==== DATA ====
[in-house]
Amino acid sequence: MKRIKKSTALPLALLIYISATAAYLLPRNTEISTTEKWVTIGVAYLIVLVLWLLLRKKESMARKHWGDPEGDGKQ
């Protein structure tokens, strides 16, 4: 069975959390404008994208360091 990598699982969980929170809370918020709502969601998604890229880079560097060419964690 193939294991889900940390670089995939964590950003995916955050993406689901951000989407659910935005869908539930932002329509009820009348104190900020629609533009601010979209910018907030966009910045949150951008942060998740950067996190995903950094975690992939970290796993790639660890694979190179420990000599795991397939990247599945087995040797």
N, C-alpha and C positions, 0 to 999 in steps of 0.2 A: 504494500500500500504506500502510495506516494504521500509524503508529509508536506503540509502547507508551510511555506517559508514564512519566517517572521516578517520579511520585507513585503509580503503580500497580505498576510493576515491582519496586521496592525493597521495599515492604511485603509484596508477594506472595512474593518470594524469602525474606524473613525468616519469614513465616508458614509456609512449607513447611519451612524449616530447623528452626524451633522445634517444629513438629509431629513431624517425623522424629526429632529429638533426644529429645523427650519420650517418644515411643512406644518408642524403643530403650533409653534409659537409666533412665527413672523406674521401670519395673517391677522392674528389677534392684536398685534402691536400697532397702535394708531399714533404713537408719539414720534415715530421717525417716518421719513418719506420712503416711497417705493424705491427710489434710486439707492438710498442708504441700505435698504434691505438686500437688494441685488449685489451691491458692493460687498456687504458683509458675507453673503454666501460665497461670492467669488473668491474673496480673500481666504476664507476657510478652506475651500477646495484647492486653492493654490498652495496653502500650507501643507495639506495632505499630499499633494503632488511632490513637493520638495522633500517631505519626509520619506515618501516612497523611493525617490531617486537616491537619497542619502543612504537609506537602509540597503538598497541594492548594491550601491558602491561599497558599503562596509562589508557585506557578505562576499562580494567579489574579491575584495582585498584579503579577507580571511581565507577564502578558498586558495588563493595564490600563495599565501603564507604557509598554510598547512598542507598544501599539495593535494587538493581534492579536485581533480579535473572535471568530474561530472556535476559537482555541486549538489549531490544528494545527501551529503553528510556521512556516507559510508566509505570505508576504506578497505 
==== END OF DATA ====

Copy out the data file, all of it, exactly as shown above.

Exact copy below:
[in-house]
Amino acid sequence: MKRIKKSTALPLALLIYISATAAYLLPRNTEISTTEKWVTIGVAYLIVLVLWLLLRKKESMARKHWGDPEGDGKQ
């Protein structure tokens, strides 16, 4: 069975959390404008994208360091 990598699982969980929170809370918020709502969601998604890229880079560097060419964690 193939294991889900940390670089995939964590950003995916955050993406689901951000989407659910935005869908539930932002329509009820009348104190900020629609533009601010979209910018907030966009910045949150951008942060998740950067996190995903950094975690992939970290796993790639660890694979190179420990000599795991397939990247599945087995040797």
N, C-alpha and C positions, 0 to 999 in steps of 0.2 A: 504494500500500500504506500502510495506516494504521500509524503508529509508536506503540509502547507508551510511555506517559508514564512519566517517572521516578517520579511520585507513585503509580503503580500497580505498576510493576515491582519496586521496592525493597521495599515492604511485603509484596508477594506472595512474593518470594524469602525474606524473613525468616519469614513465616508458614509456609512449607513447611519451612524449616530447623528452626524451633522445634517444629513438629509431629513431624517425623522424629526429632529429638533426644529429645523427650519420650517418644515411643512406644518408642524403643530403650533409653534409659537409666533412665527413672523406674521401670519395673517391677522392674528389677534392684536398685534402691536400697532397702535394708531399714533404713537408719539414720534415715530421717525417716518421719513418719506420712503416711497417705493424705491427710489434710486439707492438710498442708504441700505435698504434691505438686500437688494441685488449685489451691491458692493460687498456687504458683509458675507453673503454666501460665497461670492467669488473668491474673496480673500481666504476664507476657510478652506475651500477646495484647492486653492493654490498652495496653502500650507501643507495639506495632505499630499499633494503632488511632490513637493520638495522633500517631505519626509520619506515618501516612497523611493525617490531617486537616491537619497542619502543612504537609506537602509540597503538598497541594492548594491550601491558602491561599497558599503562596509562589508557585506557578505562576499562580494567579489574579491575584495582585498584579503579577507580571511581565507577564502578558498586558495588563493595564490600563495599565501603564507604557509598554510598547512598542507598544501599539495593535494587538493581534492579536485581533480579535473572535471568530474561530472556535476559537482555541486549538489549531490544528494545527501551529503553528510556521512556516507559510508566509505570505508576504506578497505 